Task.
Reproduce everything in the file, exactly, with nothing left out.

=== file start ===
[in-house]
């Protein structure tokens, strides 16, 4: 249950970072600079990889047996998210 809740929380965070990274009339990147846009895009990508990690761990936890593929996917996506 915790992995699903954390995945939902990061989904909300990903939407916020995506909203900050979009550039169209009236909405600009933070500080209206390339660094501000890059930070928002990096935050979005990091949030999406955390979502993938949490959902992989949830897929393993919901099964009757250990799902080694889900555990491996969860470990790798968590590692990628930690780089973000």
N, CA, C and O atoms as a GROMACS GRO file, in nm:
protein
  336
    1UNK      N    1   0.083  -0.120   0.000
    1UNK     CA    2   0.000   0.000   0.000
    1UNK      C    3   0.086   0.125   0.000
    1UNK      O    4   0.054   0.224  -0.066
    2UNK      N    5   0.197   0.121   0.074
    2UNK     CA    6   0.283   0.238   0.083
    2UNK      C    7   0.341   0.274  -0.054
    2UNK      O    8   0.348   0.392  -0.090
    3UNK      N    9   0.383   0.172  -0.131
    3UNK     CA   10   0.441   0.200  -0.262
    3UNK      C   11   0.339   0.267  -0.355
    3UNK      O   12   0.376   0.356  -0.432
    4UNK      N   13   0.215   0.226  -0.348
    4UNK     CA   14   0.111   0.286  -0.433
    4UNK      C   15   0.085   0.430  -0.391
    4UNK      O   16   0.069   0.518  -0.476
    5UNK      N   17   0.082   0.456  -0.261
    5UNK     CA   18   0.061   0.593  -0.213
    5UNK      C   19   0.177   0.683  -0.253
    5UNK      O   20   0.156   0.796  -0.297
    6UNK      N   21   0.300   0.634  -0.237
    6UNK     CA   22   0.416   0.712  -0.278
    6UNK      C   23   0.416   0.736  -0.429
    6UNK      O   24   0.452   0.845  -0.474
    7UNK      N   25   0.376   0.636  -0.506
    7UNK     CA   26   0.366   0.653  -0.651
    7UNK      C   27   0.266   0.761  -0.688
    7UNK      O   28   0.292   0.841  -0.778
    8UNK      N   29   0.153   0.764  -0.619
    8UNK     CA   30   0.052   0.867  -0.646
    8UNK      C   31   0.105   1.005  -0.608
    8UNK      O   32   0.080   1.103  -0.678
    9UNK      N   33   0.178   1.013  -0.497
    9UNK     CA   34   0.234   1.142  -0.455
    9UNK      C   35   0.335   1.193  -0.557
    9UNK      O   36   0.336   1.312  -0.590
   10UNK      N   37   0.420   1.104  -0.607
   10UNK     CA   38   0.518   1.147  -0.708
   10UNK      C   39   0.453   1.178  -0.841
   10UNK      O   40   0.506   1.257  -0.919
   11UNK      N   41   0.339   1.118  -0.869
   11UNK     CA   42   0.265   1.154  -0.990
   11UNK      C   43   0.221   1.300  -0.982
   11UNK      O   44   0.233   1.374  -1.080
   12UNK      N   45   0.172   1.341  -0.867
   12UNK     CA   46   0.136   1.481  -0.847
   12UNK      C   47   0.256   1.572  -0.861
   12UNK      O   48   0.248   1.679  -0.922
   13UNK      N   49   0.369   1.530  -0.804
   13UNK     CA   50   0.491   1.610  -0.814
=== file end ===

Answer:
[in-house]
């Protein structure tokens, strides 16, 4: 249950970072600079990889047996998210 809740929380965070990274009339990147846009895009990508990690761990936890593929996917996506 915790992995699903954390995945939902990061989904909300990903939407916020995506909203900050979009550039169209009236909405600009933070500080209206390339660094501000890059930070928002990096935050979005990091949030999406955390979502993938949490959902992989949830897929393993919901099964009757250990799902080694889900555990491996969860470990790798968590590692990628930690780089973000």
N, CA, C and O atoms as a GROMACS GRO file, in nm:
protein
  336
    1UNK      N    1   0.083  -0.120   0.000
    1UNK     CA    2   0.000   0.000   0.000
    1UNK      C    3   0.086   0.125   0.000
    1UNK      O    4   0.054   0.224  -0.066
    2UNK      N    5   0.197   0.121   0.074
    2UNK     CA    6   0.283   0.238   0.083
    2UNK      C    7   0.341   0.274  -0.054
    2UNK      O    8   0.348   0.392  -0.090
    3UNK      N    9   0.383   0.172  -0.131
    3UNK     CA   10   0.441   0.200  -0.262
    3UNK      C   11   0.339   0.267  -0.355
    3UNK      O   12   0.376   0.356  -0.432
    4UNK      N   13   0.215   0.226  -0.348
    4UNK     CA   14   0.111   0.286  -0.433
    4UNK      C   15   0.085   0.430  -0.391
    4UNK      O   16   0.069   0.518  -0.476
    5UNK      N   17   0.082   0.456  -0.261
    5UNK     CA   18   0.061   0.593  -0.213
    5UNK      C   19   0.177   0.683  -0.253
    5UNK      O   20   0.156   0.796  -0.297
    6UNK      N   21   0.300   0.634  -0.237
    6UNK     CA   22   0.416   0.712  -0.278
    6UNK      C   23   0.416   0.736  -0.429
    6UNK      O   24   0.452   0.845  -0.474
    7UNK      N   25   0.376   0.636  -0.506
    7UNK     CA   26   0.366   0.653  -0.651
    7UNK      C   27   0.266   0.761  -0.688
    7UNK      O   28   0.292   0.841  -0.778
    8UNK      N   29   0.153   0.764  -0.619
    8UNK     CA   30   0.052   0.867  -0.646
    8UNK      C   31   0.105   1.005  -0.608
    8UNK      O   32   0.080   1.103  -0.678
    9UNK      N   33   0.178   1.013  -0.497
    9UNK     CA   34   0.234   1.142  -0.455
    9UNK      C   35   0.335   1.193  -0.557
    9UNK      O   36   0.336   1.312  -0.590
   10UNK      N   37   0.420   1.104  -0.607
   10UNK     CA   38   0.518   1.147  -0.708
   10UNK      C   39   0.453   1.178  -0.841
   10UNK      O   40   0.506   1.257  -0.919
   11UNK      N   41   0.339   1.118  -0.869
   11UNK     CA   42   0.265   1.154  -0.990
   11UNK      C   43   0.221   1.300  -0.982
   11UNK      O   44   0.233   1.374  -1.080
   12UNK      N   45   0.172   1.341  -0.867
   12UNK     CA   46   0.136   1.481  -0.847
   12UNK      C   47   0.256   1.572  -0.861
   12UNK      O   48   0.248   1.679  -0.922
   13UNK      N   49   0.369   1.530  -0.804
   13UNK     CA   50   0.491   1.610  -0.814